Risk & Compliance

SEC’s Atkins: Back Off Company Fines

The commissioner wants the regulator to pursue individuals, rather than companies and their shareholders.
Stephen TaubJune 21, 2005

While senators gear up for the confirmation hearings of Rep. Christopher Cox (R-Calif.) — President Bush’s nominee for chairman of the Securities and Exchange Commission — sitting commissioners are publicly staking out their agenda.

At a luncheon organized by the Association of Public Corporations held last Friday in Fort Lauderdale, Florida, commissioner Paul Atkins said the SEC should go after individual wrongdoers rather than levying heavy fines against the companies for which they work, according to The Sun-Sentinel. “Individuals commit fraud, corporations do not,” he added.

Atkins reportedly said that even though the commission has been able to extract increasingly larger fines in recent years, he worries that the individual transgressors may try to settle with regulators using what he called “a pot of shareholders money.” He also told the audience that individuals who fear being held personally responsible for wrongdoing are more likely to perform better.

Atkins conceded that for companies that have a long record of improper behavior, regulators would be wise to levy large corporate fines as well as individual charges. For example, he explained, fines should be levied on companies that have a history of dumping waste into waterways to save money, because shareholders of such companies profit from the offensive practices.

The Republican commissioner expressed concern about the compliance burden associated with the Sarbanes-Oxley Act of 2002, noting that “everyone greatly underestimated the costs of compliance,” reported the Sentinel. Atkins called Section 404 of the act, which mandates that companies audit and document internal financial controls, the most “expensive and burdensome part of [the law].”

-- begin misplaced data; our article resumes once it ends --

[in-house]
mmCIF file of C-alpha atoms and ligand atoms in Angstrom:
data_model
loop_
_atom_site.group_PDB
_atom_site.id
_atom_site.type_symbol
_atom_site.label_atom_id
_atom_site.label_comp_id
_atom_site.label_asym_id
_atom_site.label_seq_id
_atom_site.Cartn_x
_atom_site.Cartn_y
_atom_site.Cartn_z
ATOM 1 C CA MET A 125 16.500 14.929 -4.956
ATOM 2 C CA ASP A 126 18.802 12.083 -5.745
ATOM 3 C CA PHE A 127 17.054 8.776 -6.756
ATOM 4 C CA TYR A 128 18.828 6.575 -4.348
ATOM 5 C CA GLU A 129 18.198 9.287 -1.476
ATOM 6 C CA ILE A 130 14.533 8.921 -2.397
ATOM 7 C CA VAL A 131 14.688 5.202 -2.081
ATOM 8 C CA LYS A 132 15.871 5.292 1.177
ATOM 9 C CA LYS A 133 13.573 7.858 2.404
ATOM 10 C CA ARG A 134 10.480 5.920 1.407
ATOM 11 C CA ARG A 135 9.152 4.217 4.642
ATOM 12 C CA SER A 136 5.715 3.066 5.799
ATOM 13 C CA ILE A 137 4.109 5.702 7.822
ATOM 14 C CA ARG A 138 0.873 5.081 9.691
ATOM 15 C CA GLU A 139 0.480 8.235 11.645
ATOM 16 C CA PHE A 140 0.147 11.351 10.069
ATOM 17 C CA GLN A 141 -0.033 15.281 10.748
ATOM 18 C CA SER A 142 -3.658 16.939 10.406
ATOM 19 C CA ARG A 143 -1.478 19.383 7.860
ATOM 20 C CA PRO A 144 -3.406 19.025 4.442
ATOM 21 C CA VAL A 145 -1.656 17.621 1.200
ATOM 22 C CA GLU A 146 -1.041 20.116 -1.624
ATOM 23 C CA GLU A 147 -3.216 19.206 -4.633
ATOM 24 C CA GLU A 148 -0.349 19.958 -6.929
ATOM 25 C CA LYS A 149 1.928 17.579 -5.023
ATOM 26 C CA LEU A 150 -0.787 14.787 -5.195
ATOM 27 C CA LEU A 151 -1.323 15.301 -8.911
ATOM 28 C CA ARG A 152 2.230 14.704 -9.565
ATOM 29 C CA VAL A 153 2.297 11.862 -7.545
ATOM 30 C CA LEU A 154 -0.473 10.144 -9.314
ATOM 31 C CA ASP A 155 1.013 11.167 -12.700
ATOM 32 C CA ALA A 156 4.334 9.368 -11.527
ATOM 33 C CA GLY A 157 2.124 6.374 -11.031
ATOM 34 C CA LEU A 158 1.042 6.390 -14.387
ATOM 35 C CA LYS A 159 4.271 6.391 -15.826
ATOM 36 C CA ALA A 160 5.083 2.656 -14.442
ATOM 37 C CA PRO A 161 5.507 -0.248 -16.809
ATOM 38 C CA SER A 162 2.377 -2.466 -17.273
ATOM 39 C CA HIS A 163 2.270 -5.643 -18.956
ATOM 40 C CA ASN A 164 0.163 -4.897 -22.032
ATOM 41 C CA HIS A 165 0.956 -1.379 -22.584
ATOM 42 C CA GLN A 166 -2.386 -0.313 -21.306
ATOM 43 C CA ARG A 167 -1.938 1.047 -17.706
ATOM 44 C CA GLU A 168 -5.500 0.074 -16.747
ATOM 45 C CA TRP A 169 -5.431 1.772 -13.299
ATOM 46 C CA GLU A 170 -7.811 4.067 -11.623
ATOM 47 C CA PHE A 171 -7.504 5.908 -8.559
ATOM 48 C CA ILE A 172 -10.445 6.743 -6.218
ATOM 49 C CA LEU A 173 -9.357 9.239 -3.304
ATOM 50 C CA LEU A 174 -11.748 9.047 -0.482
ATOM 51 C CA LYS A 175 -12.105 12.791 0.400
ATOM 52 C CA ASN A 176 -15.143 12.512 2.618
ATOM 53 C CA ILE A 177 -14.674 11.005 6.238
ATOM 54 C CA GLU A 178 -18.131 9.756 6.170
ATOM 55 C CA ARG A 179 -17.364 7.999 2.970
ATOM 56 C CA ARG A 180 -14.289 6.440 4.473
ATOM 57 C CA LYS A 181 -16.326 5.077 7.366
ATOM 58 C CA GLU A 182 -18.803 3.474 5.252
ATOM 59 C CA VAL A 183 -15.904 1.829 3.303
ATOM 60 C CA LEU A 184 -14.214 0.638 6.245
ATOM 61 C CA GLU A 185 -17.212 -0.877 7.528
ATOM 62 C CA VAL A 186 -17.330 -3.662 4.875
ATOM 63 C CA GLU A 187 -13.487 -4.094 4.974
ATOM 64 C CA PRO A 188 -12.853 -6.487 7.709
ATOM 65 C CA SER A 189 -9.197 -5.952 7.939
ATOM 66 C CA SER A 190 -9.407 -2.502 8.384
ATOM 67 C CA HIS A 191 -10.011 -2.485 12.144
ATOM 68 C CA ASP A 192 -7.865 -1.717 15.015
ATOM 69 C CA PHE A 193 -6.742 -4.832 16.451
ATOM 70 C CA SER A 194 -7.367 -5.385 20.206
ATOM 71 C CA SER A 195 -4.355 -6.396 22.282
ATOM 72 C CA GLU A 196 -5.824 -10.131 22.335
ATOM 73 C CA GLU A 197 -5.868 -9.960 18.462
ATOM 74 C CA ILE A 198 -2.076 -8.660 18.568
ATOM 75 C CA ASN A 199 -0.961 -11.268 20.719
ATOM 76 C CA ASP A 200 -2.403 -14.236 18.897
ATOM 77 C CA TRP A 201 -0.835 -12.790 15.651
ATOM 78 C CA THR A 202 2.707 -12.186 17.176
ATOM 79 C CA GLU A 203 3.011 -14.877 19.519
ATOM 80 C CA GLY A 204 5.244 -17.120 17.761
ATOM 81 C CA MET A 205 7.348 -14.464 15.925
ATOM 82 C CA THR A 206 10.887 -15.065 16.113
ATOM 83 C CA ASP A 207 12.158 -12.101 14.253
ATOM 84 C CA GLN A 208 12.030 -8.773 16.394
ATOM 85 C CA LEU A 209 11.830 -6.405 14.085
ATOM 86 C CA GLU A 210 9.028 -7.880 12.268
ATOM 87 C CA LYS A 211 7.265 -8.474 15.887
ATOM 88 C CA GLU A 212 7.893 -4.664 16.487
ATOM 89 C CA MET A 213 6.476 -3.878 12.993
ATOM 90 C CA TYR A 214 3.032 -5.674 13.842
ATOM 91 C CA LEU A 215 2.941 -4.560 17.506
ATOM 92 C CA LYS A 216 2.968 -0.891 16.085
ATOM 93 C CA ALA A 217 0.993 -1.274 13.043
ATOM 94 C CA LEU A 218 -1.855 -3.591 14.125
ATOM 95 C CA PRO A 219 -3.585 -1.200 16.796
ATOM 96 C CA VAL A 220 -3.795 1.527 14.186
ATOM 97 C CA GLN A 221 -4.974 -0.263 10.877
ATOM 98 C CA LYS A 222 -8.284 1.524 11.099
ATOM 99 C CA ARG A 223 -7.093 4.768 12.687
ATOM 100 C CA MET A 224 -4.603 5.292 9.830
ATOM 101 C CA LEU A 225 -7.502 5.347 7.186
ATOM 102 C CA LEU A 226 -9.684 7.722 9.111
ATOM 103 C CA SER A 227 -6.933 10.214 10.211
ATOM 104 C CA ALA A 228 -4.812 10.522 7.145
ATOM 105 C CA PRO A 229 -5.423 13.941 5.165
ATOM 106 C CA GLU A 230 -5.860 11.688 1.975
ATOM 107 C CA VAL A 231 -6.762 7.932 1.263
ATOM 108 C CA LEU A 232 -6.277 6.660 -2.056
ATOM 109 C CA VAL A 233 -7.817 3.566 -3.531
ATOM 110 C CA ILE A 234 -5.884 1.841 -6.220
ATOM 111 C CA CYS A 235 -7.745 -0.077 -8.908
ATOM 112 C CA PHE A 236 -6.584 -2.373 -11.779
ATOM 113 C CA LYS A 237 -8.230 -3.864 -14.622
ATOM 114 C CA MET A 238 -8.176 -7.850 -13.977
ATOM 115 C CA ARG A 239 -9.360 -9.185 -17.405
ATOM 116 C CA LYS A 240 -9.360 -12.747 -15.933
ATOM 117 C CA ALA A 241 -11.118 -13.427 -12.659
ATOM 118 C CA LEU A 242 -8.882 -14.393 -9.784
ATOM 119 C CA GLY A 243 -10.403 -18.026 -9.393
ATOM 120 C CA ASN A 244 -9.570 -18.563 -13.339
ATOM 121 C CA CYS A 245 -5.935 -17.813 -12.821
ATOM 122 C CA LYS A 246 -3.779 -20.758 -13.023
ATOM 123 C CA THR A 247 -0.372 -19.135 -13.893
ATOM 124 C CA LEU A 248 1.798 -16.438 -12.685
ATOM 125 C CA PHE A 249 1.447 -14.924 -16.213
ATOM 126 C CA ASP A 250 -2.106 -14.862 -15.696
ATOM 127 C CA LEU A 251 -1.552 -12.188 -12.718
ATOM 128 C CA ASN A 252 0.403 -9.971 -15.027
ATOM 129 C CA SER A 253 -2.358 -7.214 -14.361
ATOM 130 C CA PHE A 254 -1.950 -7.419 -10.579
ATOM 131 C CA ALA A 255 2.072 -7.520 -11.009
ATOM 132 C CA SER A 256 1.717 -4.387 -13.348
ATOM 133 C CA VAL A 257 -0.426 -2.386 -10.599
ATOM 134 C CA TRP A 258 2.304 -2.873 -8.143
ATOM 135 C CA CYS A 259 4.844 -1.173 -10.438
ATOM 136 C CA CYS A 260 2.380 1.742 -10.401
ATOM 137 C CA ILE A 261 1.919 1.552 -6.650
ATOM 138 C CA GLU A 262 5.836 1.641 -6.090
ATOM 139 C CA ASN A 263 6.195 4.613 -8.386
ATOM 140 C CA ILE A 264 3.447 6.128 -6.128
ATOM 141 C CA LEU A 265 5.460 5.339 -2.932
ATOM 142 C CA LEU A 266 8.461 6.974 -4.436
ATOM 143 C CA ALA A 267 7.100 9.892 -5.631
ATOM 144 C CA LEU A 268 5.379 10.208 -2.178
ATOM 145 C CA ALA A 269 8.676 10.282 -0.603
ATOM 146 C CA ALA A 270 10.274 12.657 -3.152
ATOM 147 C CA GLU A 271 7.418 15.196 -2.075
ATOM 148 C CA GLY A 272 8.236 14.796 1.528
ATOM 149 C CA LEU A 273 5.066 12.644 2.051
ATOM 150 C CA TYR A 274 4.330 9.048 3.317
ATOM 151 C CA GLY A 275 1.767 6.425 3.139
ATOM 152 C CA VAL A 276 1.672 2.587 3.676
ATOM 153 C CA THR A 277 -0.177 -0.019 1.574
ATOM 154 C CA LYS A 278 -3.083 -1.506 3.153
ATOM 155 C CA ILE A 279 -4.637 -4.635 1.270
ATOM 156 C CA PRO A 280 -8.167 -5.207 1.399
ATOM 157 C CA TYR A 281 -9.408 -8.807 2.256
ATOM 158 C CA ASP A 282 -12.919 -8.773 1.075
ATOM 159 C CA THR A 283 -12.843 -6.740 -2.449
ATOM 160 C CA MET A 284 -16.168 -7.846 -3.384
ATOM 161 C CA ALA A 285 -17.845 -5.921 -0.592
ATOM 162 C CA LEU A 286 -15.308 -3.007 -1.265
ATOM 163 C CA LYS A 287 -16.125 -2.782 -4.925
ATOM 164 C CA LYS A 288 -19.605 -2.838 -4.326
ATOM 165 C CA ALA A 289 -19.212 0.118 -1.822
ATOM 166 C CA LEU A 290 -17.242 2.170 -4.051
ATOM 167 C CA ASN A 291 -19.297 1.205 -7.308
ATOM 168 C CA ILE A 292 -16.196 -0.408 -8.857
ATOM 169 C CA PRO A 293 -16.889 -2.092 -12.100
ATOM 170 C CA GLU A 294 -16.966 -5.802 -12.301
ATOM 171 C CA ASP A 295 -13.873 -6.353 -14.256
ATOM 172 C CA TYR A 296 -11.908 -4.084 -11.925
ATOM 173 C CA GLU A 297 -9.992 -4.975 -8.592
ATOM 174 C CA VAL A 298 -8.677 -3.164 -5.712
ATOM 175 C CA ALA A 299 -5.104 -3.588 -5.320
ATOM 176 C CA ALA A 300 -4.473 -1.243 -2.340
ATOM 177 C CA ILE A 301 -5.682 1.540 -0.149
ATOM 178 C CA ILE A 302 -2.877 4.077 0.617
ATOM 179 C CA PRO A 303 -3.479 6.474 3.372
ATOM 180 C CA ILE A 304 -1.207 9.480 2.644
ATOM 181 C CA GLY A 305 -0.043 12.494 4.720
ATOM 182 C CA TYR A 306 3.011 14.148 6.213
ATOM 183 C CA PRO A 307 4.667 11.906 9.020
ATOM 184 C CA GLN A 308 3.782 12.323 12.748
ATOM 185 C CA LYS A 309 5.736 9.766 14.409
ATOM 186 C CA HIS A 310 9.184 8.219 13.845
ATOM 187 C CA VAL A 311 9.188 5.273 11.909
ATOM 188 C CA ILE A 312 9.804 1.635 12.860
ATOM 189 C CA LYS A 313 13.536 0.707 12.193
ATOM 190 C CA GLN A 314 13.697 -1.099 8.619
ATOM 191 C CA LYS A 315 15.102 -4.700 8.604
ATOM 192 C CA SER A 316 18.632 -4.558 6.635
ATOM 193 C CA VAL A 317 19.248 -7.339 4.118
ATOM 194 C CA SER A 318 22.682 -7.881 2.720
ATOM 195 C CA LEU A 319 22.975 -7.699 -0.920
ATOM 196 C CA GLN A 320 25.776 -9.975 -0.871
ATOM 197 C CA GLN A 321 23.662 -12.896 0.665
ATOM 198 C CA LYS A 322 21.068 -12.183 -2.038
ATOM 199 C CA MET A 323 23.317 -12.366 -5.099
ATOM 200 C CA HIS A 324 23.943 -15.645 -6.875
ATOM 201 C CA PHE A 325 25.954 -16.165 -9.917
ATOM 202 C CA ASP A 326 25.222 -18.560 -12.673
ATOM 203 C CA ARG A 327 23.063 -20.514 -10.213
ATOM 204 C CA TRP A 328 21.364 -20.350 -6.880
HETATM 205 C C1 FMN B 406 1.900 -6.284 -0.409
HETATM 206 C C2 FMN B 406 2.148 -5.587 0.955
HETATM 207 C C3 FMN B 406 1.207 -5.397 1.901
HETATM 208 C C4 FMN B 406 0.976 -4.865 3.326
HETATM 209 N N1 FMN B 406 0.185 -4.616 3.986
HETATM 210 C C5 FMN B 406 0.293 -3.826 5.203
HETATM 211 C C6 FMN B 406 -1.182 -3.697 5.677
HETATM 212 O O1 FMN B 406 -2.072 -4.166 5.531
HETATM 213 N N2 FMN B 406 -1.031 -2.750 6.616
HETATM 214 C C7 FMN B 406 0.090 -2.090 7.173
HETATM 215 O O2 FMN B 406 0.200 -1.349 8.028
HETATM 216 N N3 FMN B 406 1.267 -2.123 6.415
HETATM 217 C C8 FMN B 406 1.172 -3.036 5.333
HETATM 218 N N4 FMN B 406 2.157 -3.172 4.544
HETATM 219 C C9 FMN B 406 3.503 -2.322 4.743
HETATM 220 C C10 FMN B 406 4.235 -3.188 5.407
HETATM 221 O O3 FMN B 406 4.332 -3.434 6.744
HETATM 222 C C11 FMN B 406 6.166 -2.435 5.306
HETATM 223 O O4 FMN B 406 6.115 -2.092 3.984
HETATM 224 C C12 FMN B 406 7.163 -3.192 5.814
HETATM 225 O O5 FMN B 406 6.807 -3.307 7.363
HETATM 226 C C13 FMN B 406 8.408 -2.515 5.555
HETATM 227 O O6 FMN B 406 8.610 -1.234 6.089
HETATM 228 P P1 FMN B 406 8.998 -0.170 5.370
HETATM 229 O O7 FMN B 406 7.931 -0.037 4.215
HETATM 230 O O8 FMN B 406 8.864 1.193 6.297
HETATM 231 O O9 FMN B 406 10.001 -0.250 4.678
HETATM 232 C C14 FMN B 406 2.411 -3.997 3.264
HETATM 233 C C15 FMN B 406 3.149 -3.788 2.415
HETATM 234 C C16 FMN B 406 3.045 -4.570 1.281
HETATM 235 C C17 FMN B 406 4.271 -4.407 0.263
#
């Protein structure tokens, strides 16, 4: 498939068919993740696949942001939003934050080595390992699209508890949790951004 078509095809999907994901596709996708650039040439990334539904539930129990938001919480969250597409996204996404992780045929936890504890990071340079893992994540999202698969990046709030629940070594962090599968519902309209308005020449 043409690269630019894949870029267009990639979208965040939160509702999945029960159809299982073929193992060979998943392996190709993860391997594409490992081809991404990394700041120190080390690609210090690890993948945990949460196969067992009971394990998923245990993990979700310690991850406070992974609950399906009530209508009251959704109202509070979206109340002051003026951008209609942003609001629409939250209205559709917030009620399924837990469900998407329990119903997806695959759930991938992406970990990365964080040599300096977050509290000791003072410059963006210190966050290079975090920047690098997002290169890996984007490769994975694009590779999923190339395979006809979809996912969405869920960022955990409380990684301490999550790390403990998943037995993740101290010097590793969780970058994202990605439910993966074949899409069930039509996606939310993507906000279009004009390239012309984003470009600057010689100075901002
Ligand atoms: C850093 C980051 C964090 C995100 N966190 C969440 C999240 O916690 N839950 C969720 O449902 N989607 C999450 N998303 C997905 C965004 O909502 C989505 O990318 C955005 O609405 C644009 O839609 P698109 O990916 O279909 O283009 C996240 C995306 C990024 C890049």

Atkins also reportedly told the audience that regulators must establish more lucid standards, “because it’s not clear what is proper conduct and what is improper.” According to the paper, he asserted that “there was Sarbanes-Oxley overkill by auditors and managers during its first year.” The SEC is currently mulling changes in the way small companies must comply with Section 404.

Several observers believe that the next group of SEC commissioners (Democrat Harvey Goldschmid is leaving as early as this summer, and fellow Democrat Roel Campos’s term ends at the end of this month) will try to roll back certain controversial implementation procedures of Sarbanes-Oxley, which were pushed through by 3-to-2 votes by outgoing commission chairman William Donaldson.

Donaldson irked some of his fellow Republicans by aligning with Democrats on such issues as tightening regulations of mutual funds and requiring hedge funds to register. Donaldson was also an advocate of the so-called proxy access rules that would have given large institutions some say in the director-nomination process despite the strong opposition of Atkins and Cynthia Glassman, another Republican commissioner.